The World Health Organisation (WHO) and its partners have called on policy makers to limit speeds to 30 kilometre per hour (km/h) on urban streets where road users and vehicles mix.
They noted that pedestrians, cyclists and others who were most at risk mix with motorised traffic which according to them is both risky and unhealthy.
WHO made this call in a statement posted on its website on Saturday, ahead of the 6th UN Global Road Safety Week, which will hold from May 17, to May 23.
The health agency said that, annually, no fewer than 1.3 million people die in road traffic crashes, that’s one person every 24 seconds.
“Excessive speed is at the core of the road traffic injury problem, with one in three deaths on the roads in high-income countries attributed to speed.
“It is estimated that 40 to 50 per cent of people drive above the speed limit, with every one km/h increase in speed resulting in a four to five per cent increase in fatal crashes.
“The risk of death and injury reduces considerably when speeds are lowered,” WHO said.
It noted that since early 2020, mobility had decreased due to COVID-19 lockdowns and people working from home.
“This has led to fewer road traffic crashes; however, fatality numbers have not decreased in the same proportion because people drive at higher speeds,” it said.
Dr Tedros Ghebreyesus, Director-General, WHO, said that the world needs a new vision for creating safe, healthy, green and liveable cities.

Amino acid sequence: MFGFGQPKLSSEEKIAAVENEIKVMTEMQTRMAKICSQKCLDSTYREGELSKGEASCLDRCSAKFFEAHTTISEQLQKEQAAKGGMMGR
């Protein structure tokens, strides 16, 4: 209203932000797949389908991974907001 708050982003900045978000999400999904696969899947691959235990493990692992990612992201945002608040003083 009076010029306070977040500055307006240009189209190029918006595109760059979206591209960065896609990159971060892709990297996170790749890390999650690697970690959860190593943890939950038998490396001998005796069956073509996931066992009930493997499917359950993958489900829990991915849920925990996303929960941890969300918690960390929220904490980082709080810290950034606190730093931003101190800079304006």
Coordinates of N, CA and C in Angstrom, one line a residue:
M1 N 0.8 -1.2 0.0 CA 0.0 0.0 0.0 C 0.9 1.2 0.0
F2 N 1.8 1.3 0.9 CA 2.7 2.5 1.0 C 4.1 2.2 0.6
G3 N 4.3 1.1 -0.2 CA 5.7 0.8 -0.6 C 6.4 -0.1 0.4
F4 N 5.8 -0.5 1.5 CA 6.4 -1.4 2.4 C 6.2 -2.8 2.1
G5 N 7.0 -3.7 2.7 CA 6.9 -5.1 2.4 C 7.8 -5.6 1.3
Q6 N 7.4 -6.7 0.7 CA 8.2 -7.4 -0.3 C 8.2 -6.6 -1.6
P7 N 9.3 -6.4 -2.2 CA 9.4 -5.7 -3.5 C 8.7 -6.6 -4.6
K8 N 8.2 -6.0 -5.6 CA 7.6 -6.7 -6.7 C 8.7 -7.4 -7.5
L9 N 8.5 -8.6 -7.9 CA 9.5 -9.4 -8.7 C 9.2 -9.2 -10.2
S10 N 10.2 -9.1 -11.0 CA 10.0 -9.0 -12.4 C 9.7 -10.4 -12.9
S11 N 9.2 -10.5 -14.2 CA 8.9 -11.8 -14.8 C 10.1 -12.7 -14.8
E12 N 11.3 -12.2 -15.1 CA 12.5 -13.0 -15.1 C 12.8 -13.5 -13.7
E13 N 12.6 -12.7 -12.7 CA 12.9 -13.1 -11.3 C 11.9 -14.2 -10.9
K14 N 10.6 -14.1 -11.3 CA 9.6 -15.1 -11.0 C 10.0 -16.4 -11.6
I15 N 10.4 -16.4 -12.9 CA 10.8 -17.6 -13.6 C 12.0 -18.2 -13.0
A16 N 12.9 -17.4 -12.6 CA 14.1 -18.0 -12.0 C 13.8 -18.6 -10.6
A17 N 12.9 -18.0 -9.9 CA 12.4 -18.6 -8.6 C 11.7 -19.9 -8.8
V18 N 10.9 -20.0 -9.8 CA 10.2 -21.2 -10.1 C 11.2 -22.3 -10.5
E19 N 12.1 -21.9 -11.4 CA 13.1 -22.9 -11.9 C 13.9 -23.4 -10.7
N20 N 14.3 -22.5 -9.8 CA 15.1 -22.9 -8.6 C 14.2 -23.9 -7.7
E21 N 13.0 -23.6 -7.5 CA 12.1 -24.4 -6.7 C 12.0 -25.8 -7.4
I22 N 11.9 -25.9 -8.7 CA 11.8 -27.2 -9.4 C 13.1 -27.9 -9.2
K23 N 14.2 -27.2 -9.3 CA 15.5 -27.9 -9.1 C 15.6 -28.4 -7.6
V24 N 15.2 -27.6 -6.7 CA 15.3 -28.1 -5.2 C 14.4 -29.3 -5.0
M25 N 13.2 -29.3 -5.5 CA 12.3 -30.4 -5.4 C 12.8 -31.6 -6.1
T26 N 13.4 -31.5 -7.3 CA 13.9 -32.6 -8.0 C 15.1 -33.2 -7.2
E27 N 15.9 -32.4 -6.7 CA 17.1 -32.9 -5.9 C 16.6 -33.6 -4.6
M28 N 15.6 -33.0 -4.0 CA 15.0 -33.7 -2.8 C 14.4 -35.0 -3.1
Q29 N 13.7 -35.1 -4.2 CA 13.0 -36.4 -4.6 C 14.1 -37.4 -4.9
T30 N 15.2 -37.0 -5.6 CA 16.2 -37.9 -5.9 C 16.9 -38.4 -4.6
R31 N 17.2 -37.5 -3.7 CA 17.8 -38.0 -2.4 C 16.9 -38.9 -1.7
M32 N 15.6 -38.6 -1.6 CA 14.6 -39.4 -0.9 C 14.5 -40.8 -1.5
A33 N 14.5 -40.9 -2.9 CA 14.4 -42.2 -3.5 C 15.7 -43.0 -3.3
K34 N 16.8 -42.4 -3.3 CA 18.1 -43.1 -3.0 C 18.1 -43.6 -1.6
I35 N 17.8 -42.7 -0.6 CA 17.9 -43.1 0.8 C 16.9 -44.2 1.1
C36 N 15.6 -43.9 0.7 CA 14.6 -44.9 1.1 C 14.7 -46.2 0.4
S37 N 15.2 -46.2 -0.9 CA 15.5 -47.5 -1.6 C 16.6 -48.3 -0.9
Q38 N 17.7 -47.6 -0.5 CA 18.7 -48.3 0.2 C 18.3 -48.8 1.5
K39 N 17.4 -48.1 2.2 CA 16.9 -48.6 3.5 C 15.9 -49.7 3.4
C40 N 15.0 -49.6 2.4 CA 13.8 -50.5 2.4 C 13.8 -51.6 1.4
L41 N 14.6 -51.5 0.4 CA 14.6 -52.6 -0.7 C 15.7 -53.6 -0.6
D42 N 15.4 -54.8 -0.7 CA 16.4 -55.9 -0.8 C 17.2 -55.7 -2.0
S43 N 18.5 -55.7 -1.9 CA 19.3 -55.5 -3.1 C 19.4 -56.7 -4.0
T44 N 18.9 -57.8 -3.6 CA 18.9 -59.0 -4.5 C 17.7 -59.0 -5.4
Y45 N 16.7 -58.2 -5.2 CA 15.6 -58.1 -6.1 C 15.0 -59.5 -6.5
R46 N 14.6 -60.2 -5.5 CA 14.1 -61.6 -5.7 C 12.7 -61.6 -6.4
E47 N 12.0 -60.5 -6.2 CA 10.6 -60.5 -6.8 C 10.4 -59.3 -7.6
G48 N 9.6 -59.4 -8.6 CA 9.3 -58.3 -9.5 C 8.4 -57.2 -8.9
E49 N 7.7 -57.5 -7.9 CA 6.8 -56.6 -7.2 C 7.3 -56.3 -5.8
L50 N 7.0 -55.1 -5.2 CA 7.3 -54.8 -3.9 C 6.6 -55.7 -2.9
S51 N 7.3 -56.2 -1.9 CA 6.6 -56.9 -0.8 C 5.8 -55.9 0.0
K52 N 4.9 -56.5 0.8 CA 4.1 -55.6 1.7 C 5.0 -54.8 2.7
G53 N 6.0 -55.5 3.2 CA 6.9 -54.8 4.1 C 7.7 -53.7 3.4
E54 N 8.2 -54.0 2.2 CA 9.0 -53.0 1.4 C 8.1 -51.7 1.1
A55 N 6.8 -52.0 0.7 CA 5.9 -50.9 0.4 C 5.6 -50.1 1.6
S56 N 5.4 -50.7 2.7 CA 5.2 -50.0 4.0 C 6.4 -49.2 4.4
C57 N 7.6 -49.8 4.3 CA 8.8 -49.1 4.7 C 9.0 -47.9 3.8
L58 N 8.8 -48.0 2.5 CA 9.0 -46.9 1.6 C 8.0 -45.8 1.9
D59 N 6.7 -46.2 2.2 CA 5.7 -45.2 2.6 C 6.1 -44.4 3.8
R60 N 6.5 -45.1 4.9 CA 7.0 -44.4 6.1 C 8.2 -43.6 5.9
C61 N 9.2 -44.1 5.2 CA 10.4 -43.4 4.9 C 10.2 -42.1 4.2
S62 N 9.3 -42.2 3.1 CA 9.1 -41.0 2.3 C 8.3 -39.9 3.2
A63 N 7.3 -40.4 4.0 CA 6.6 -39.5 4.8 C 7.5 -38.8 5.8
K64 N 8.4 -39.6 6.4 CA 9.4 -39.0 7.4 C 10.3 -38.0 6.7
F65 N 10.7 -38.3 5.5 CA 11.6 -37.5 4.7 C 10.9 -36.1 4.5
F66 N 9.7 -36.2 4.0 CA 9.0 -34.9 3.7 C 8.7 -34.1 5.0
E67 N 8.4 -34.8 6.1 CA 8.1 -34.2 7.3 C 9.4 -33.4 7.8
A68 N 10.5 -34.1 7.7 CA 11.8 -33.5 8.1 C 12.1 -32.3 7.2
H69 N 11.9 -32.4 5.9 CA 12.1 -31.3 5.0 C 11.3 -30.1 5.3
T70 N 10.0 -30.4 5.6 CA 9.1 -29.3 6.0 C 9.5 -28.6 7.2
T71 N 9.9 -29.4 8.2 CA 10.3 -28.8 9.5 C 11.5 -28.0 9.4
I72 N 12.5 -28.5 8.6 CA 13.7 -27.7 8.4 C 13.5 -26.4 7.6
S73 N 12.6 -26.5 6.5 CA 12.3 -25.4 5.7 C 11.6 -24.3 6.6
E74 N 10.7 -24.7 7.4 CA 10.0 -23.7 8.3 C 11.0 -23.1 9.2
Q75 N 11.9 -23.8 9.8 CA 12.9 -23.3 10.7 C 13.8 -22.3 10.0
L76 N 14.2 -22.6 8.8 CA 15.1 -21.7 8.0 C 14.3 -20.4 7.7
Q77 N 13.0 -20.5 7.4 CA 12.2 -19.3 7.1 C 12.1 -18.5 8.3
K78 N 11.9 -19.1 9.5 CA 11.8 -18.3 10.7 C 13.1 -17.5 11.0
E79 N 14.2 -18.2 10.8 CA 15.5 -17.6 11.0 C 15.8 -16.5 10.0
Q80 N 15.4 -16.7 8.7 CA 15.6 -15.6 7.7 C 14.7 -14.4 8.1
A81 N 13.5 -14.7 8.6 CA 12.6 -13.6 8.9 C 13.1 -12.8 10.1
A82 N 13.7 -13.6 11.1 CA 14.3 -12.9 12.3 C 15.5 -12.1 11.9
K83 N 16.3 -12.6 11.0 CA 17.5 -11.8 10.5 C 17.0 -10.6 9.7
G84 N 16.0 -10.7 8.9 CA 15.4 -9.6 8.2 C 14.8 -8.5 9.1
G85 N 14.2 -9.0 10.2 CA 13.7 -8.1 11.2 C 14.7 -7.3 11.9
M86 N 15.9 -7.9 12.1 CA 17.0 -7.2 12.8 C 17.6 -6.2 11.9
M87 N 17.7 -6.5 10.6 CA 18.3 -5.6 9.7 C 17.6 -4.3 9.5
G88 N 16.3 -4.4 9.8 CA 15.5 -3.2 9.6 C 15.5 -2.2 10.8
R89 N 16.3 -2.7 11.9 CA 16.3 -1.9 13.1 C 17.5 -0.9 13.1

“Low-speed streets are an important part of that vision. As we recover and rebuild from COVID-19, let’s make safer roads for a safer world,” he said.
Also, Ms. Zoleka Mandela, Global Ambassador, Child Health Initiative, said, “many of us around the world are taking to the streets and demanding change.
“We want low speeds, we want liveable streets, and communities where we can walk safely, where our children can get to school unharmed.
“We call for 30 km/h speed limits. Above 30 is a death sentence,” Mandela said.
WHO said that Ms Mandela, granddaughter of former South Africa President, Nelson Mandela, lost her 13-year-old daughter, Zenani, in a road traffic crash in South Africa in 2010.
The health agency said that implementing the 30 km/h speed limits in cities worldwide was essential to achieve the target of the Decade of Action for Road Safety 2021-2030 and the Global Goals generally.
WHO recalled that the February 2020 Stockholm Declaration on Road Safety reflects the resolve of member states to address speed management as a key road safety intervention.
It said that the declaration was to strengthen law enforcement, prevent speeding and mandate a maximum road travel speed of 30 km/h as appropriate in areas where vulnerable road users and vehicles mix in a frequent and planned manner.
“The Stockholm Declaration underscores that efforts to reduce speed have a beneficial impact on air quality and climate change, as well as being vital to reduce road traffic deaths and injuries,” it said.